The Agony of the Argentine Peso

El Cronista – Argentina has two issues on its agenda that strain the economy. On the one hand, the pandemic and, on the other, the renegotiation of the debt. Both problems expose the weaknesses that our country presents as a result of not having a healthy and strong currency and this is reflected in the exchange gap that reaches 80% and is scary.

The increase that we observe in the last days of the parallel dollars reflects the loss of value that the peso has been suffering. The incredible monetary issue, the lack of attractive investments in pesos and the tension over the renegotiation of the debt are the fuel that set the US currency on fire.

In the midst of all this dollar madness, the BCRA announced that a new $ 5,000 bill will soon begin circulating given the low value of the $ 1,000 bill at this point. Recall that this last banknote, when it came into circulation (December 1, 2017), had a value of US $ 57.37 while it is now worth only US $ 8.44 (taking as reference the Counted Liquidation dollar). This means that it lost 85% of its dollar value in just over two years.

Graph I: Evolution of the dollar value of the $ 1,000 bill

Source: Liberty and Progress based on Rava Stock Market

The brand new $ 5,000 bill is born with a lower value than its predecessor was born. Although we cannot extrapolate what happened with the hornero bill to the doctors’ bill, everything seems to indicate that the US $ 42.21 that the new bill is worth today, at the rate of issuance that is being observed and that, if that continues, it will evaporate fast.

In the rest of our neighboring countries, the larger denomination banknotes tend to remain stable and are not continuously bringing new designs to the streets. In Chart 2 we see that, excluding Venezuela, with the new banknote we are third in the ranking of higher denomination banknotes with more value in dollars. First there is the S / .200 nuevos soles banknote from Peru that came into circulation in 1991. Lastly, comfortable, our $ 1,000 banknote appears, which is no longer competing in this ranking.

Graph II: Highest denomination banknotes of the countries of the region measured in dollars

Source: Own data based on Oanda

Beyond the ranking of banknotes or the issuance of higher denomination banknotes, it is clear that the fault lies not with the poor pieces of paper. The irresponsibility of our rulers means that the only source of financing for the state’s continued deficit is the printing of money. In this way, the money supply increases while the demand continues to fall (beyond the increase in the demand for conjunctural money due to quarantine), generating a loss of purchasing power for our currency. It is no coincidence that Peru has not had to issue higher denomination banknotes since 1991 and that it continues to be worth more than those of the rest of the countries. They learned the lesson of the hyperinflation that ended the Inti (the currency before the new sun) and maintain a fiscal and monetary prudence that allows them to have a currency that fulfills the three basic functions: Unit of account, means of circulation and reserve of value. In our case, the Argentine Peso fulfills 1 and a half functions. Needless to say, the one that does not comply is the value reserve. The one that fully complies is the means of circulation, while the unit of account function is half fulfilled since there are markets that agree on their values ​​in dollars, such as the real estate market, and on top of that the values ​​that are agreed on in pesos suffer from a lot volatility.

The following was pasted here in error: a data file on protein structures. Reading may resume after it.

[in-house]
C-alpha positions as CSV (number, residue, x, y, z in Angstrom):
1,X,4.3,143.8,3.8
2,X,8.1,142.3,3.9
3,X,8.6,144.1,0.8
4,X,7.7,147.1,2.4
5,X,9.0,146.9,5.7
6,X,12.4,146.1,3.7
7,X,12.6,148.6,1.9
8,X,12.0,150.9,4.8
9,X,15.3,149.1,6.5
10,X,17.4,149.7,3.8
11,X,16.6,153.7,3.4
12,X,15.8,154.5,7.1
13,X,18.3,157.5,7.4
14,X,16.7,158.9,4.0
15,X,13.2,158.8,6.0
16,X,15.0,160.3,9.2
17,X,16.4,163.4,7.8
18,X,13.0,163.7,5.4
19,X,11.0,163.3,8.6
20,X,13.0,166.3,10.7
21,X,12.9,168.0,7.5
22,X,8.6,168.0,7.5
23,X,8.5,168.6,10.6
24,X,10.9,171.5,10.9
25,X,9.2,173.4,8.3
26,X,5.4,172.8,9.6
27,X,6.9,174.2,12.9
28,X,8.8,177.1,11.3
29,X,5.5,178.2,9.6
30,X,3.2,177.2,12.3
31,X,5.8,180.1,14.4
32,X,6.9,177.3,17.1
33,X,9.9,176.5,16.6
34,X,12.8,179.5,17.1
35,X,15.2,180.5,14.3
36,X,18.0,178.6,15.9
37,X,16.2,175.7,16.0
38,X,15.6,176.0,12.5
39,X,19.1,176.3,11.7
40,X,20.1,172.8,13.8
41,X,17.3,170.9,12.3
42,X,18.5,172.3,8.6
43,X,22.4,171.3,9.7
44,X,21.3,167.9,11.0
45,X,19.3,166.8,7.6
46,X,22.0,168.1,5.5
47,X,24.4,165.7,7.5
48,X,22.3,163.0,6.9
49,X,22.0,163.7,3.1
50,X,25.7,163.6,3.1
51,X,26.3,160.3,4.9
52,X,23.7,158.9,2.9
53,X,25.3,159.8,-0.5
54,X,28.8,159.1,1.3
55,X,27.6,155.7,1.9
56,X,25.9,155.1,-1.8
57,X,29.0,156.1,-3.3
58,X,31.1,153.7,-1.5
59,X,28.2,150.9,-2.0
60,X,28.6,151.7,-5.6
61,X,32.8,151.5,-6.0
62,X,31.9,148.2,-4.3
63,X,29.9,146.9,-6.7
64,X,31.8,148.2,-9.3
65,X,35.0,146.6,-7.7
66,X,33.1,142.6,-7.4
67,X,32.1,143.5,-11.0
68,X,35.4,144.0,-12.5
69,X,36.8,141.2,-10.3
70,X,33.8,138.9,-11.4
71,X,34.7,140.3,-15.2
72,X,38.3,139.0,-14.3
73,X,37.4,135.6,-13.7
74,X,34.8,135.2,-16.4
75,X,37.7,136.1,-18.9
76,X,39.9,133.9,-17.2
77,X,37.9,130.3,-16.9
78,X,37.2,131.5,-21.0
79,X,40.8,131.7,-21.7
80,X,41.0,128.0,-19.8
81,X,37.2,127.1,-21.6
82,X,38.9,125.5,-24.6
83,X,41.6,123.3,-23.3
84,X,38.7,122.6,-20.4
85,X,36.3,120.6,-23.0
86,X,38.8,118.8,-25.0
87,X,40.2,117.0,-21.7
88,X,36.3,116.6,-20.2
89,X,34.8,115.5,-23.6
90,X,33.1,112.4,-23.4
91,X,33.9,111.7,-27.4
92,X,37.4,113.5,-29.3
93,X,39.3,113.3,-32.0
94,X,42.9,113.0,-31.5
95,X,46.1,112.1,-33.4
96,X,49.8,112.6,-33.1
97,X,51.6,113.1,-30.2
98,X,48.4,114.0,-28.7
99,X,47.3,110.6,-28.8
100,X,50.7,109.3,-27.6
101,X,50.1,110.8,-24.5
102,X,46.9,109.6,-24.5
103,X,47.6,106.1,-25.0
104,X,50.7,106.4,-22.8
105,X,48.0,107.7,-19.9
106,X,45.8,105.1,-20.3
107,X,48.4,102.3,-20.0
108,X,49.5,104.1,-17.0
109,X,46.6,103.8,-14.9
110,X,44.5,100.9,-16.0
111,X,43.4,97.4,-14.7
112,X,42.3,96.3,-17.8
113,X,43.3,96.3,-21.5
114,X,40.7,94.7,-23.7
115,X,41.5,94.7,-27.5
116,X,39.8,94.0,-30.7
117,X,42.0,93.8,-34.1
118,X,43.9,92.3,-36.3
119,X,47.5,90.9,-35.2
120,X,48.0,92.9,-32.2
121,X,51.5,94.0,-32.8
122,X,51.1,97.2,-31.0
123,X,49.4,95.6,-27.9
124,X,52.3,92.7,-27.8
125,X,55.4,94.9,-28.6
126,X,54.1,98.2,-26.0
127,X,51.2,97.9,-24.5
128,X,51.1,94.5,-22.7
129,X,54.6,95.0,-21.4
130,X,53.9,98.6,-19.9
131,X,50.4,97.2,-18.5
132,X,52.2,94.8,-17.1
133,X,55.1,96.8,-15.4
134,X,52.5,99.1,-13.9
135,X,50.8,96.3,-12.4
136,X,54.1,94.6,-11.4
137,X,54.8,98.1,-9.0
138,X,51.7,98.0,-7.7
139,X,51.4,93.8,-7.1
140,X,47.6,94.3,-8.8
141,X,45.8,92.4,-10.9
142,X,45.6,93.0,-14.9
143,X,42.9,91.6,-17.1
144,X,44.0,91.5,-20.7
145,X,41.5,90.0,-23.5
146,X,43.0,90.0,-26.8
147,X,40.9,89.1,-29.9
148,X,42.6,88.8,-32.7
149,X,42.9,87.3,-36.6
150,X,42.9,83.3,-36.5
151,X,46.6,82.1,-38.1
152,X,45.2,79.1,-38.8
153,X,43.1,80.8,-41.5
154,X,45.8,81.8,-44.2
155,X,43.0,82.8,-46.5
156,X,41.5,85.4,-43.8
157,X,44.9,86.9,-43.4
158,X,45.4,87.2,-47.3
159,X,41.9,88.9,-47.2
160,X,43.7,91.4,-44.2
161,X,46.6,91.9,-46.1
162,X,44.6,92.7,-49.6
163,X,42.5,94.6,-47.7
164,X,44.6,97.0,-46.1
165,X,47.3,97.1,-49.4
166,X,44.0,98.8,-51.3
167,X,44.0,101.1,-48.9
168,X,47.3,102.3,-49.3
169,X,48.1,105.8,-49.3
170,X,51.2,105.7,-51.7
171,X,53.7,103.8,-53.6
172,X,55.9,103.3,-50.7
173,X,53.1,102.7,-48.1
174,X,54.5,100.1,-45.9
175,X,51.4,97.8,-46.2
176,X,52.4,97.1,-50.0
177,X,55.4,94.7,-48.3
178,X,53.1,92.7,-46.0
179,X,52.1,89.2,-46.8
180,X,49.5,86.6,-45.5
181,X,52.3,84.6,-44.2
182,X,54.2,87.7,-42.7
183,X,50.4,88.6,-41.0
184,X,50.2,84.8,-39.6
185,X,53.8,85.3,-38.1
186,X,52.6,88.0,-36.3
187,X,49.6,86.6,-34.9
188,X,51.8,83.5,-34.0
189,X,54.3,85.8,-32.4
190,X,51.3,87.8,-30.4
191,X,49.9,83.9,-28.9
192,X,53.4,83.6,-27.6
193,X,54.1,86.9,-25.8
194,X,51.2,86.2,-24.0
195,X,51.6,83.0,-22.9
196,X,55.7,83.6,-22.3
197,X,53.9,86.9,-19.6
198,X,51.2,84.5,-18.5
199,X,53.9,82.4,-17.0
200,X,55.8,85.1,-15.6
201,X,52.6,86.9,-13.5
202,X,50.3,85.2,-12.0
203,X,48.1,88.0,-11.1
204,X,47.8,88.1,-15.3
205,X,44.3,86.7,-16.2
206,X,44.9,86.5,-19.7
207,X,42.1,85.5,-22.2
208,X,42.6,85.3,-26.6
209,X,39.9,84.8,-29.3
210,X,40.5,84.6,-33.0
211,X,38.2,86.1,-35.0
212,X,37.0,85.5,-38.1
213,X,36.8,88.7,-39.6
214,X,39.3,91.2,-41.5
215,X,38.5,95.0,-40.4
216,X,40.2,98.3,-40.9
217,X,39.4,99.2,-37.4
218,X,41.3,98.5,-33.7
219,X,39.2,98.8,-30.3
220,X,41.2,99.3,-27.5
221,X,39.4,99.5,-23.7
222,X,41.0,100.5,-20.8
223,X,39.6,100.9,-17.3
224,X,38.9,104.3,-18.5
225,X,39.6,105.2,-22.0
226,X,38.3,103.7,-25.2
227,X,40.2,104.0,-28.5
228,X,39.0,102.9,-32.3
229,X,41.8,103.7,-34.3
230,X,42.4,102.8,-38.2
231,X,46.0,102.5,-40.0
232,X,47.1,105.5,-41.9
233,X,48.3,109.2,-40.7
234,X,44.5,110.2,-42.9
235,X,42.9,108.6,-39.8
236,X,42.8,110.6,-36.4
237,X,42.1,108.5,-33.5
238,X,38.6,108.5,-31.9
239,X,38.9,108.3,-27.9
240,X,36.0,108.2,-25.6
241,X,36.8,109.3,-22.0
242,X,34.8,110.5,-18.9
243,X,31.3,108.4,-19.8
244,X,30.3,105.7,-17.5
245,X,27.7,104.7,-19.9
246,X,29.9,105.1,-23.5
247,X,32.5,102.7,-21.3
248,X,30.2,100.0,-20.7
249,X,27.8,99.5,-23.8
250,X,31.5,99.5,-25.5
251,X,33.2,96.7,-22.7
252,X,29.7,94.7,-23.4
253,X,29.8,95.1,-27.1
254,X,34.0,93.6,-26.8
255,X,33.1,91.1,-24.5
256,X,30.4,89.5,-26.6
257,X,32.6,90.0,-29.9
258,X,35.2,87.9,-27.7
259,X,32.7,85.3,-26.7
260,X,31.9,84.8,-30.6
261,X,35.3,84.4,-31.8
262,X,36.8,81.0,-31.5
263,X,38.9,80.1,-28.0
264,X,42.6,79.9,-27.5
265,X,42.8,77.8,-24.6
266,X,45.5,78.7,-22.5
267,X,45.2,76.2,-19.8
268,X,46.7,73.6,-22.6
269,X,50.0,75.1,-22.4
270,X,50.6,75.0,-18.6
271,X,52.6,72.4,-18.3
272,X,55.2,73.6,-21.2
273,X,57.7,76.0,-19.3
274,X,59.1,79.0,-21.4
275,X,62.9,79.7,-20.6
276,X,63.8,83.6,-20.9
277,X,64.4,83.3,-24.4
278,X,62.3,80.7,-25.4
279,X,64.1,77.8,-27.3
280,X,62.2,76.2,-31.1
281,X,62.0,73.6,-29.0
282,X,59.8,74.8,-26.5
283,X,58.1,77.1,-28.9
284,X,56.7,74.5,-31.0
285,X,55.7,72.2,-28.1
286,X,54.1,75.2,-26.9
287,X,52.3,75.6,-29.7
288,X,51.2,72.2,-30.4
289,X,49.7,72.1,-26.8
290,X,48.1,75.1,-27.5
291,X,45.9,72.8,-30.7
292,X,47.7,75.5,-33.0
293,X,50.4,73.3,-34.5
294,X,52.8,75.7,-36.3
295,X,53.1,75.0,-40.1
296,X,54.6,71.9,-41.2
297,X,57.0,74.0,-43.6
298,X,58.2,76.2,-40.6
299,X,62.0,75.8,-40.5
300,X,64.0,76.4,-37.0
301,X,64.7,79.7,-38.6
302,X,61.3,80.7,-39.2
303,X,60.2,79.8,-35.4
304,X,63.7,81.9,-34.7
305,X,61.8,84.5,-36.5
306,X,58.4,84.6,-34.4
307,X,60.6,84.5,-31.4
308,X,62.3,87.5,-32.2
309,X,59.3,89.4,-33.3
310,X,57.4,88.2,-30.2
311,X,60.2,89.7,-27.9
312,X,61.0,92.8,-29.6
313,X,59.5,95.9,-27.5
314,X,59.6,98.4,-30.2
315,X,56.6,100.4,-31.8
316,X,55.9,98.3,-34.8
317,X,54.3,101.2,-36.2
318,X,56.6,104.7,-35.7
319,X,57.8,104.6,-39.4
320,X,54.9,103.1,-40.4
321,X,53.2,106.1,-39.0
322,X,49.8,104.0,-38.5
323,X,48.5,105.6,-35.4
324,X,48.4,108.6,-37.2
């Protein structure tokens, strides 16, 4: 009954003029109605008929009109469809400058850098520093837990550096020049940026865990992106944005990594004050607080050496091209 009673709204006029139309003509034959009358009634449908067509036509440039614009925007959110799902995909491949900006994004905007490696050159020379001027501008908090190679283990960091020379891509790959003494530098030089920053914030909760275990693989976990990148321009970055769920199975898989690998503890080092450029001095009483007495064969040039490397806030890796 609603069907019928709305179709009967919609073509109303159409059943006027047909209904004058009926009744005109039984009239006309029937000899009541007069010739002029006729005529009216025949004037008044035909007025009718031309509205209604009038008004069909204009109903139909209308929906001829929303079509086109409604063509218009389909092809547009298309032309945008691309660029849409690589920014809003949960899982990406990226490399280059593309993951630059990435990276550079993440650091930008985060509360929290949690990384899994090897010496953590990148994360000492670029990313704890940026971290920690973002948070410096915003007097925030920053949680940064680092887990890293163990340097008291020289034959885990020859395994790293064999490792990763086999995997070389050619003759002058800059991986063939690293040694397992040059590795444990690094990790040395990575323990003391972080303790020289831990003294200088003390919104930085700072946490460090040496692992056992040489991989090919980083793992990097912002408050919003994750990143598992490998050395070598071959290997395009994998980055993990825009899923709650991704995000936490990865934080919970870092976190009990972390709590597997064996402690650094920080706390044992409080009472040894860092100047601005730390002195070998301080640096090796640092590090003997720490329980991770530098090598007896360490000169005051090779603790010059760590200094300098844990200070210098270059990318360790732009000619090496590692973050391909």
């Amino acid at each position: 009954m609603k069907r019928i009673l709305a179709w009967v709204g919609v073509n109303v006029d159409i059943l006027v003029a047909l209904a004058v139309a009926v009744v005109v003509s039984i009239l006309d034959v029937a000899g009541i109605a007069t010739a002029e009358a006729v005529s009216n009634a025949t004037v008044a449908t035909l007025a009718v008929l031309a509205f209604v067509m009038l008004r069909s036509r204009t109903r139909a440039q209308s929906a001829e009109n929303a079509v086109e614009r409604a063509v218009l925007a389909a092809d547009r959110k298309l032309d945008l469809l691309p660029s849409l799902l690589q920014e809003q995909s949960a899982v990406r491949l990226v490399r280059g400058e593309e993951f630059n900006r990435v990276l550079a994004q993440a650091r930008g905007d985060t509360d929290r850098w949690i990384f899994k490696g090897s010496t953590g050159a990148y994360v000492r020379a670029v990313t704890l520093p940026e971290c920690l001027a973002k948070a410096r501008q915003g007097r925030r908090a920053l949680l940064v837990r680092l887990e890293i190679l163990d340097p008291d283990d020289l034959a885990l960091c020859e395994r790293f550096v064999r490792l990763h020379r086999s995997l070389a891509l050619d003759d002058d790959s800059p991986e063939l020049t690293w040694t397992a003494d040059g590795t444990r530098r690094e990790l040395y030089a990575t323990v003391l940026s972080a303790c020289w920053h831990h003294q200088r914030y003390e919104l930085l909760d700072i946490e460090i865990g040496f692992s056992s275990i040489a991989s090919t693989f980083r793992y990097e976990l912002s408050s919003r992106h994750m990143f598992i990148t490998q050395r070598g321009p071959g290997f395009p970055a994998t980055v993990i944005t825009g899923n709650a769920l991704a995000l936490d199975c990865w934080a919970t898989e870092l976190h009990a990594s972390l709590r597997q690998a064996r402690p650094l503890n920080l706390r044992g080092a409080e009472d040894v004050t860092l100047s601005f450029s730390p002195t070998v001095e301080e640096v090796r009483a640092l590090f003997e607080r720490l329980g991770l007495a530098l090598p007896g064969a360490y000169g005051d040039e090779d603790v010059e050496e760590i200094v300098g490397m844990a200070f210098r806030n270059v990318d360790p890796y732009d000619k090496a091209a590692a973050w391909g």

The economy minister always says that Argentina will pay the debt when the economy grows. But for this we need savings and investments in large quantities and the projects that require the most investments are the long-term ones. With an unstable currency like ours it is impossible to make plans beyond the short term and, added to the high tax pressure and the constant change of rules of the game in the field of business, our country scares anyone who comes to invest a dollar in our country. If we do not create a business friendly climate, Argentina will not be able to channel sustained growth that will take us out of this agony of living in a permanent crisis.

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